Jim Irsay's Trial Postponed MLB Unveils Players For Japan Series DGS, GK Rolling Out Liukin Products Camera Helmet Gaining Traction 49ers Re-Sodding Levi's Stadium Leiweke Plans To Leave MLSE In June '15 NASCAR Assigns Phelps, O'Donnell To Top Posts In N.C. Cavs, Indians Get Public Funds Approved Longtime NFL Ref Avoided Redskins Games Classified Advertisements
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Rockets Owner Leslie Alexander said Thursday he "will drop his lawsuit to get out of Compaq Center before his lease expires in 2003 because he is satisfied officials will have a new arena by then," according to John Williams of the HOUSTON CHRONICLE. Alexander has spent "about three years" trying to get a new arena in Houston, arguing that the team can't stay competitive without luxury suites, club seats and "other revenue boosters." Harris County-Houston Sports Authority member Michael Stevens said that the Authority had "started preliminary negotiations with Alexander." In other news, Alexander said he will "renew efforts" to acquire 25% of the Vikings with a new investor group after Tom Clancy withdrew his bid on Wednesday (HOUSTON CHRONICLE, 5/22).
Hamilton County officials sold $273M in bonds on Tuesday, the "final financing instruments for the Bengals' new stadium," according to Lucy May of the CINCINNATI ENQUIRER. The county received an "average" 5.16% interest rate on the bonds. Earlier this year, the county issued $71.6M in bonds at a 4.87% interest rate, and in all, the county has sold $344.6M in bonds to pay for the stadium. May wrote that is "considerably more" than the original estimate of $322.7M, but officials cite the rising land cost as one reason for the increase. The bonds will be paid off by a half-cent county sales tax increase (CINCINNATI ENQUIRER, 5/20). May reported yesterday that "even with the favorable interest rates," documents show that interest payments will total more than $353M over the 30-year debt. Combined interest for the $273M in bonds sold Tuesday and the $71.6M bond issue in January "brings the total cost of the project," including the stadium complex plus financing costs, to more than $753M. Hamilton County Commissioner Bob Bedinghaus "stressed" that the cost of the $400.3M football complex hasn't changed and said that county officials "plan to pay off the debt early" (CINCINNATI ENQUIRER, 5/21).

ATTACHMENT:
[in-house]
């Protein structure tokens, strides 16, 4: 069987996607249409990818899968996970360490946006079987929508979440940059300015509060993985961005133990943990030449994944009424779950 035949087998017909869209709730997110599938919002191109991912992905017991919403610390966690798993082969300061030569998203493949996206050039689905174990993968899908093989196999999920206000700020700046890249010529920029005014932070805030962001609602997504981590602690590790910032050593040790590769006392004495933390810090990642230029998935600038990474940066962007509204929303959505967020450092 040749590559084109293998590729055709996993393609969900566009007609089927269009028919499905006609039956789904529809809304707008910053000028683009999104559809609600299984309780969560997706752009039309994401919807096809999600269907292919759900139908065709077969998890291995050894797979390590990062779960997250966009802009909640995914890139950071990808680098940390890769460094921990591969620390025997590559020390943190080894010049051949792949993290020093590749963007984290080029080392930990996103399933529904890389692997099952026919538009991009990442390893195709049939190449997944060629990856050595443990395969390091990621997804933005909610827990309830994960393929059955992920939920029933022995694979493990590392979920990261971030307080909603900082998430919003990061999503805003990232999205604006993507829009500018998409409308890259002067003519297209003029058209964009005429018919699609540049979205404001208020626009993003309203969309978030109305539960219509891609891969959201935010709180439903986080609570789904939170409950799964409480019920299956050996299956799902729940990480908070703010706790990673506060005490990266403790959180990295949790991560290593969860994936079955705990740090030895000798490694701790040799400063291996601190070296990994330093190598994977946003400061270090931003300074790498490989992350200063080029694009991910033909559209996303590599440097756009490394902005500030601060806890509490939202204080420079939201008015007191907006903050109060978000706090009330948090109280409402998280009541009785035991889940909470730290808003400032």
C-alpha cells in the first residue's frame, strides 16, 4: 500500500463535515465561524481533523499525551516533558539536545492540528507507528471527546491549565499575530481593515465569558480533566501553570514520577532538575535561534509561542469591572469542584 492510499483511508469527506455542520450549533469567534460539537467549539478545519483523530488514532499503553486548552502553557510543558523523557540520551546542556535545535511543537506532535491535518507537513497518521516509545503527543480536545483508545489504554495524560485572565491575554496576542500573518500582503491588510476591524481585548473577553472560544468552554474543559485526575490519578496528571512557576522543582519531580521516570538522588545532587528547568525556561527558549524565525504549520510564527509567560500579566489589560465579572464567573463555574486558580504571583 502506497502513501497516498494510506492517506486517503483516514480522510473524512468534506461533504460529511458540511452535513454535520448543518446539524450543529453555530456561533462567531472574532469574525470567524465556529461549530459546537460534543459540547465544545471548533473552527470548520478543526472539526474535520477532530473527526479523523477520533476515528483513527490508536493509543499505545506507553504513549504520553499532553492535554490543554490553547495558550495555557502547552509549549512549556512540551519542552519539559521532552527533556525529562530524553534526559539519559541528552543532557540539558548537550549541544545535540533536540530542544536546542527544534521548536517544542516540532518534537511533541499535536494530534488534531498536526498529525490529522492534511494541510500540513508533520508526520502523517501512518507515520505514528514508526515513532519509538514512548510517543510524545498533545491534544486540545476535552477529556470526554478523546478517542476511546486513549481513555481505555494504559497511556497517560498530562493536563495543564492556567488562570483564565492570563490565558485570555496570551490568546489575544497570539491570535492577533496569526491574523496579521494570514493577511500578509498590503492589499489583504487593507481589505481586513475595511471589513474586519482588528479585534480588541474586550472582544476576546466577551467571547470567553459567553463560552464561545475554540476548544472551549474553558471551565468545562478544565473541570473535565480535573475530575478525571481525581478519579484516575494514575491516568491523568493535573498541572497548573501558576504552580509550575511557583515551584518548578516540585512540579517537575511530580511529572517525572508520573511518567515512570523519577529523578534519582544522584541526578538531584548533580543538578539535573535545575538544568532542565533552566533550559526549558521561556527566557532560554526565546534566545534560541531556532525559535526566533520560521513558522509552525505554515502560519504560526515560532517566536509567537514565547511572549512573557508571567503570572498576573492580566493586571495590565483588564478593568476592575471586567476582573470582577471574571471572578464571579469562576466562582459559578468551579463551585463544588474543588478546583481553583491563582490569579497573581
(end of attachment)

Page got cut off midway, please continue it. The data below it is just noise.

Boston city officials "downplayed" a report on "Inside Edition" about food safety violations at Fenway Park. Inspectional Services Department's John Eade: "We're in the (television rating) sweeps. That's their story. I don't want to respond to that." Aramark President of Stadiums and Arenas John Pistone said the company will offer "additional training" to employees (BOSTON GLOBE, 5/22)....Dallas officials "are putting final touches" on a plan to lease the Cotton Bowl to "a private group of business leaders that intends to dome" the stadium (DALLAS MORNING NEWS, 5/22). ...Baltimore Mayor Kurt Schmoke is asking City Council to approve a $450,000 study "to examine potential sites and the economic benefits" of building a newer, larger Baltimore Arena (Baltimore SUN, 5/22)....In Denver, the stadium board "recommended tearing down McNichols Sports Arena to make way for a new Broncos stadium." Final decision is up to the Denver City Council (ROCKY MOUNTAIN NEWS, 5/22)....With no roof at Olympic Stadium, the temperature at the Expos' game yesterday "was around" 15 degrees with a "brisk wind." The announced crowd was 7,601, but there were "fewer than 1,000 on hand" for the last two innings (GAZETTE, 5/22).